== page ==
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Trailmix: Tick talk and other outdoors news and notes

All of those great outdoorsy things we like to do in the woods and grass — camping, hiking, cycling, etc. — take you into tick habitat. Through their bites, ticks can transmit diseases, among them Lyme disease. So here are some tick tips from the Centers for Disease Control and Prevention:

• Ticks await passersby by clinging to vegetation such as leaves or shrubs, then latching on as something brushes past. So always walk in the center of a trail.

• Wear long sleeves, long pants and socks. Make the clothing light-colored so it's easier to spot crawling ticks. Tuck the pants into the socks so ticks can't crawl up the inside of the pants.

• Use a repellent with DEET (on skin or clothing) or permethrin (on clothing). Products with permethrin can be used to treat boots, clothing and camping gear. Parents should apply such products to children, staying clear of the hands, eyes and mouth.

Tick check: Even if you've only been in your own yard, check your body for ticks. Check all body parts, using a mirror as necessary, but focus on these areas: under the arms, around and inside ears, belly button, back of knees, hair on head, between legs, around waist. Don't forget to check pets as well.

Removal: Avoid using bare hands. Using tweezers, grab the tick as close to the skin as possible; try to grasp its mouth, not the body. Pull upward with steady, even pressure. Don't twist or jerk the tick, which may cause the mouthparts to snap off. Squeezing the body could inject toxins. After removal, disinfect the bite area and wash hands. Save the tick in a sealable plastic bag for later identification if you become ill.

Watch for: Signs of illness such as rash or fever, and see a doctor if these develop.

Need a ride?

The Tampa Bay Boat Show, featuring the Gulf & Bay Fishing School, is June 25-27 at the Florida State Fairgrounds in Tampa. Boat dealers and manufacturers, as well as lenders, will be on hand for this huge annual showcase. Local fishing captains will share some of their vast knowledge of catching bay area and gulf species of game fish at the fishing school seminars. Show hours are 10 a.m. to 6 p.m. on June 25 and 26, and 10 a.m. to 5 p.m. on June 27. Visit Tampabayboatshows.com for more information.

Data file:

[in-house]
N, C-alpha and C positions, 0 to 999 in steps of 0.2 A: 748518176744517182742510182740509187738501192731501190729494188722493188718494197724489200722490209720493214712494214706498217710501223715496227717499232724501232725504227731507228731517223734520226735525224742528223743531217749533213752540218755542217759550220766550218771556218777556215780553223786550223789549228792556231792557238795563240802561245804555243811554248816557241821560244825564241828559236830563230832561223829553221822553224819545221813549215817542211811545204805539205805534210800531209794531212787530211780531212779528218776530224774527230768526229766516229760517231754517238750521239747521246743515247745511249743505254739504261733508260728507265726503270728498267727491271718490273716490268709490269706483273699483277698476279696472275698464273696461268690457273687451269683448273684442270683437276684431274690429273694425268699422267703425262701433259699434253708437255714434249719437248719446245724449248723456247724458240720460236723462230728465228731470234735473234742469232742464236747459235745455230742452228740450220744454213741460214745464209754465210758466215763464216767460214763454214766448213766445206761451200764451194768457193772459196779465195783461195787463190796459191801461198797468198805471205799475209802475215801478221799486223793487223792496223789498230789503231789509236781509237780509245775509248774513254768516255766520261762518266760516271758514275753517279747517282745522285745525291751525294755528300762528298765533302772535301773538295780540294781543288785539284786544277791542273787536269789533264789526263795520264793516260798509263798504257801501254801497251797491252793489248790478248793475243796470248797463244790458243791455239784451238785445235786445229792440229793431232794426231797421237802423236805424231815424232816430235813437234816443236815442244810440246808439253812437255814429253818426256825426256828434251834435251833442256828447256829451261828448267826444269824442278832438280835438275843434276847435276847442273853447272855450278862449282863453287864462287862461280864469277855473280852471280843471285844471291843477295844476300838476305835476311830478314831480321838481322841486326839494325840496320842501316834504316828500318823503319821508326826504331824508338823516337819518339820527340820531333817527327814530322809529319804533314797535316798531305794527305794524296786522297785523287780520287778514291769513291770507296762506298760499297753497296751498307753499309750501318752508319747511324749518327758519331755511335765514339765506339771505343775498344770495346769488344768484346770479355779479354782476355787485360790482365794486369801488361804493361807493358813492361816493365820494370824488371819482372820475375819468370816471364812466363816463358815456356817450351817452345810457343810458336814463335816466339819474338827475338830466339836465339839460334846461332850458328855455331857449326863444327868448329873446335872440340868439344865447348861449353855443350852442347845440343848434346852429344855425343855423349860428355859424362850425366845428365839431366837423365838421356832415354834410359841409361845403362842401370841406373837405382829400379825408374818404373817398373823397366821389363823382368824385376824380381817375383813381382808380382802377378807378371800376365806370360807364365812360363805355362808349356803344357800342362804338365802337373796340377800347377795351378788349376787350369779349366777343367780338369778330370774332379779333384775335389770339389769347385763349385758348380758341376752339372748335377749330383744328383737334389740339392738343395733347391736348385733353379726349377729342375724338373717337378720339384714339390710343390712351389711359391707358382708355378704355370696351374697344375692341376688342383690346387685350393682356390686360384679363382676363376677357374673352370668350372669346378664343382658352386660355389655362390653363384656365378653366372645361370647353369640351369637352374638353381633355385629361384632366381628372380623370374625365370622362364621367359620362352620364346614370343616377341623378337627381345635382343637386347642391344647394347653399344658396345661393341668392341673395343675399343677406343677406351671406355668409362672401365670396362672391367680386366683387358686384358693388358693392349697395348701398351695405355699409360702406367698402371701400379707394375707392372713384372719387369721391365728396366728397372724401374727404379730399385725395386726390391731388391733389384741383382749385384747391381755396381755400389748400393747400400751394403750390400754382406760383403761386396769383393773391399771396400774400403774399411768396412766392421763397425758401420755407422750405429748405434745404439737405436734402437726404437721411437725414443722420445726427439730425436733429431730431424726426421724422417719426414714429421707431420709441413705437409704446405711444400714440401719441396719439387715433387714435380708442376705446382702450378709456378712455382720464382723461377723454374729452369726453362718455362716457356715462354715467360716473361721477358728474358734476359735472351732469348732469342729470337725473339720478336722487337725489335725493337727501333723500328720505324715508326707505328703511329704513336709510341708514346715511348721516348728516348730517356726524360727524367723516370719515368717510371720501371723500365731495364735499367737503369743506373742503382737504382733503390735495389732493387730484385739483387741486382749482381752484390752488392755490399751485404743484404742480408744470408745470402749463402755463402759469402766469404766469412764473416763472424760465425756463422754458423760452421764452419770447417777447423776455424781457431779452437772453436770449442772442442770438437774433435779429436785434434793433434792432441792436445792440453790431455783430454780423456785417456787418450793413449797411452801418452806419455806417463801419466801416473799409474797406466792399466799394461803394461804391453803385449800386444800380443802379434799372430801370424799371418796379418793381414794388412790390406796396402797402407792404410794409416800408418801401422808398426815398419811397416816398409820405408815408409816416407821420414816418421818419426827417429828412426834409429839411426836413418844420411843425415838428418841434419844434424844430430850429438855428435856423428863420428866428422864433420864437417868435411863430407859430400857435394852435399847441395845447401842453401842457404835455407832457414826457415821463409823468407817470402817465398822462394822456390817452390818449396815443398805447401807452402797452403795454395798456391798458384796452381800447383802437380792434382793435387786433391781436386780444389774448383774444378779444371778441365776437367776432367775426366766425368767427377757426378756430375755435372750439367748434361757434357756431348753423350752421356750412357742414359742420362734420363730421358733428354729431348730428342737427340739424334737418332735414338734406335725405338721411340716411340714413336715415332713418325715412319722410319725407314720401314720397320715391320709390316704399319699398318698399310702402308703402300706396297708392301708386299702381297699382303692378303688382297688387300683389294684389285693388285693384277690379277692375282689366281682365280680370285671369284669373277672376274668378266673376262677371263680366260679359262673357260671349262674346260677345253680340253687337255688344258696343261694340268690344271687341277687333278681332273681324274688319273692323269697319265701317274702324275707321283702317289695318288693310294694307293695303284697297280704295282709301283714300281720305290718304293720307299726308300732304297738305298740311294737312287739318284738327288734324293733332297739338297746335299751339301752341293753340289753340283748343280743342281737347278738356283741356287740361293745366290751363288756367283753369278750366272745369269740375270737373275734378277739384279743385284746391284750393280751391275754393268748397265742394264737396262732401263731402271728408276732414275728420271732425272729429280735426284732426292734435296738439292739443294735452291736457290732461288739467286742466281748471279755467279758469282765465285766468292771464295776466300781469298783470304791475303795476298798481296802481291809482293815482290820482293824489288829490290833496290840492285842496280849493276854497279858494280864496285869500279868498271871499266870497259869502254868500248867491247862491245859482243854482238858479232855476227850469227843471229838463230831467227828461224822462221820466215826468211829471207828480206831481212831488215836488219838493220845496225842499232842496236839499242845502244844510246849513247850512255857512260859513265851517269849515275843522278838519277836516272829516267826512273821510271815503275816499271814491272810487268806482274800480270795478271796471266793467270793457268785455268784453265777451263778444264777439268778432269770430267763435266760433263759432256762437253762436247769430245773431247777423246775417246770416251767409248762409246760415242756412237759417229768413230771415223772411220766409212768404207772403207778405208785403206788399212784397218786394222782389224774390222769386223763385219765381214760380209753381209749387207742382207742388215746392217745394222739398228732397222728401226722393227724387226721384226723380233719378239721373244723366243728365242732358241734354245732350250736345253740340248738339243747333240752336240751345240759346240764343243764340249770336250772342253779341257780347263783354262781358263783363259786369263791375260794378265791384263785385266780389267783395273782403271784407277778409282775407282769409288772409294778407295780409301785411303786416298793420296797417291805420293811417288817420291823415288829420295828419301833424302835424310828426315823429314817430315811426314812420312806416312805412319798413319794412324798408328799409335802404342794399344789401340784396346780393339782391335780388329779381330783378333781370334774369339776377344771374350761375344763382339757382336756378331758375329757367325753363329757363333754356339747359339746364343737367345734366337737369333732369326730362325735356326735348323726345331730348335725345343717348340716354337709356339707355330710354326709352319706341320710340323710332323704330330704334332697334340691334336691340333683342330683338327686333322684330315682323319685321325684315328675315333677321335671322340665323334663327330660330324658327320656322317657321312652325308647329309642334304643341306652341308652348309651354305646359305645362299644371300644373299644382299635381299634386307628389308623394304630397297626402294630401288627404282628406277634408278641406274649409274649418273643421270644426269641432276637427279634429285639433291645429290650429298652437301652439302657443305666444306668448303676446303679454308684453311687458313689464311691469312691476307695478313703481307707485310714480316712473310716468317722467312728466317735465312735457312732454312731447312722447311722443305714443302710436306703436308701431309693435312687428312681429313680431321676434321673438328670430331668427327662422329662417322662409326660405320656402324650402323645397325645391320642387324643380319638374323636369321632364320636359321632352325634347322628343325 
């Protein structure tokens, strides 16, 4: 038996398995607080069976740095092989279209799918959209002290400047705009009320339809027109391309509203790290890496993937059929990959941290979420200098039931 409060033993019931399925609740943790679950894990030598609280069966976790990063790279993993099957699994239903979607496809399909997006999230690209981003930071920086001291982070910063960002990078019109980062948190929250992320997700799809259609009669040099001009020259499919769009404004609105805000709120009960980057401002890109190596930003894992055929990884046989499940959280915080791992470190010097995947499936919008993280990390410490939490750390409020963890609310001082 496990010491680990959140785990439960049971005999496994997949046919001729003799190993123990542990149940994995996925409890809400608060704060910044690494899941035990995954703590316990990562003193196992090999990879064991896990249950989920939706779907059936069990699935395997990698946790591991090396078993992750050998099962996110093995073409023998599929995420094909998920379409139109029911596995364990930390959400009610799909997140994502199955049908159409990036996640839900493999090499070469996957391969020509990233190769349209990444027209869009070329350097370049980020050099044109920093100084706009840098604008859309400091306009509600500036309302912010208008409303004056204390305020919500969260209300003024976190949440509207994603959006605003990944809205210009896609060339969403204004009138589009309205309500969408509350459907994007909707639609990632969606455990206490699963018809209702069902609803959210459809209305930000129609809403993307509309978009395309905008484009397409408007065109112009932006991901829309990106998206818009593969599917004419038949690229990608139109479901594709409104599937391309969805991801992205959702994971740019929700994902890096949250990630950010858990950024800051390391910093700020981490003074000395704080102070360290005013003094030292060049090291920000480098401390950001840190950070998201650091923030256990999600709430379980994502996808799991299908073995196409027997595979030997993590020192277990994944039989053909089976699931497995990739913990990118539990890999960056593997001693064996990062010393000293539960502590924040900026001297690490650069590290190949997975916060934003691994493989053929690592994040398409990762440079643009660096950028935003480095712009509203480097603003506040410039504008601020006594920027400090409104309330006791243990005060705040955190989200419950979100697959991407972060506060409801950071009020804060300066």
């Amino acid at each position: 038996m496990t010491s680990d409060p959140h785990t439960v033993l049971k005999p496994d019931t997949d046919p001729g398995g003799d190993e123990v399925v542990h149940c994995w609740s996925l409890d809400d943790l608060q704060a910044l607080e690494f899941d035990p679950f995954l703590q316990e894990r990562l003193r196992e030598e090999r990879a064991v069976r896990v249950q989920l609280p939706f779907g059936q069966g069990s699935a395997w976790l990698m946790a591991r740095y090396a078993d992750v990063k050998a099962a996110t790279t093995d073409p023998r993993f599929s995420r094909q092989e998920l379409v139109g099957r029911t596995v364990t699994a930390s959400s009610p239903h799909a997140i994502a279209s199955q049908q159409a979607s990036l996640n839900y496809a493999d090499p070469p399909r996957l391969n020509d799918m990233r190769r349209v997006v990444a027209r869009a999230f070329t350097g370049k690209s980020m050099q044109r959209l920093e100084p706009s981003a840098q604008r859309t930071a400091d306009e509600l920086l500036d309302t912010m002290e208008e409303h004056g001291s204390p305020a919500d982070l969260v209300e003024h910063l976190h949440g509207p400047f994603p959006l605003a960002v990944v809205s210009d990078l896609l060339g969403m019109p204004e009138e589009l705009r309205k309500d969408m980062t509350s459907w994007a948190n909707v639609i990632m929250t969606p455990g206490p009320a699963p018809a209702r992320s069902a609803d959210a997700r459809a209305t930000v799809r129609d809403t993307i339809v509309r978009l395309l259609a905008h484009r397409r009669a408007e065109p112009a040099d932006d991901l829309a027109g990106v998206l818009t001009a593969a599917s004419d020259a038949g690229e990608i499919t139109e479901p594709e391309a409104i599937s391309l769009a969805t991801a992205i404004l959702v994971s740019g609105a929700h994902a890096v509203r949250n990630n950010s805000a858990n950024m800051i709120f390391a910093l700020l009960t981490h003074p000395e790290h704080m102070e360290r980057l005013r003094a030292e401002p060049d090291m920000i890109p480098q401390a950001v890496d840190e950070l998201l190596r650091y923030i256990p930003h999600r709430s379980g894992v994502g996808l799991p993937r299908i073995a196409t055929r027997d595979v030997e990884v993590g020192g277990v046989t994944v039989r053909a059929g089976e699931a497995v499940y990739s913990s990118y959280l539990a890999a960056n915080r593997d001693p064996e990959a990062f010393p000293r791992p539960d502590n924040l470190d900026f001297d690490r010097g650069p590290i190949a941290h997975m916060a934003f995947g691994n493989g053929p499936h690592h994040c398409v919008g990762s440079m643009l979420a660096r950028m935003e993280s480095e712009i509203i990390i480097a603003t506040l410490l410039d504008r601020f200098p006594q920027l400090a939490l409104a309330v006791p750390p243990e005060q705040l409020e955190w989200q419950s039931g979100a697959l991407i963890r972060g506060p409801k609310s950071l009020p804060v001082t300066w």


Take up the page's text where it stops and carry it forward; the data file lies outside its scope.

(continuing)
Outdoors poll

Last month: What is your favorite distance for a day hike?

3-8 miles 53 percent

1-3 miles 41 percent

More than 8 miles 6 percent

Total votes: 34

New question: A 13-year-old boy recently reached the summit of Mount Everest, and a 16-year-old girl sailed solo around the world, both becoming the youngest to accomplish those feats. Are they inspirational examples or dangerous examples?

Vote at outdoors. tampabay.com.

The all-tackle record for …

tarpon, as recognized by the International Game Fish Association, is a 286-pound, 9-ounce fish caught March 20, 2003, by Max Domecq near Rubane, Guinea-Bissau, which is off the coast of west Africa. The Florida record is 243 pounds, caught by Gus Bell in Key West in 1975 on just 20-pound test line.

People | Larry Holder

Age: 69. Lives: Largo

What I do: Overnight (10 p.m. to 6 a.m.) shift at city-owned Pier 60 bait shop on Clearwater Beach, for last three years. From April 1 to Sept. 20 the pier is open 24 hours a day, seven days a week.

Born: Indianapolis

Previous jobs: Sergeant in Army (saw building of Berlin Wall); death, personal injury and property damage investigator for legal department of New York Central Railroad in Indianapolis for 10 years; owner of auto dealership in Fort Lauderdale for 30 years; public affairs supervisor with Florida Department of Agriculture; inspector with U.S. Department of Agriculture.

Who's on the pier at those hours? "Mostly the regulars (there were more than a dozen anglers at 2 a.m. on a late-May Saturday). People who are hard-core fishermen. And, of course, the tourists. When things start to shut down in town we get some walking out here."

Pros of job: "Definitely the people. You meet people from all over the world, all languages and cultures. It's a real melting pot here. Generally, because they're on vacation and in a good mood, they're very pleasant."

Cons: Emptying the garbage cans, which attract rodents and insects. And drunks. "We get our share of rowdies." Holder has only had to call authorities a few times. Once when a man was unresponsive after passing out near the shop. A more memorable one was when three young ladies were diving — naked — from the pier as the tide was going out. "I was fearful for them getting hurt or swept out."

How's the fishing action? Spotted seatrout were biting in late May, and sometimes overnight anglers will even jump a tarpon. The snook had not moved out to the end of the pier as of late May but they are known to cruise there in warmer months.

What about your catches? Holder doesn't fish now. He used to troll for mahi-mahi when he lived in Fort Lauderdale, his biggest catch was pushing 40 pounds. "I don't have the time or desire right now."

Other involvement: Active member of First Baptist Church of Indian Rocks disaster relief team

Future: Has plans to open a hydroponic farm in the Lake City area, growing leaf lettuce and herbs. He hopes to secure grant money, start with 10 acres and as a not-for-profit raise money to fight AIDS in Malawi in South Africa. "I'm looking for ways to see what I can do for other people."

Compiled by Rich Kenda, Times staff writer

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Trailmix: Tick talk and other outdoors news and notes 06/03/10 [Last modified: Wednesday, June 2, 2010 8:00pm]

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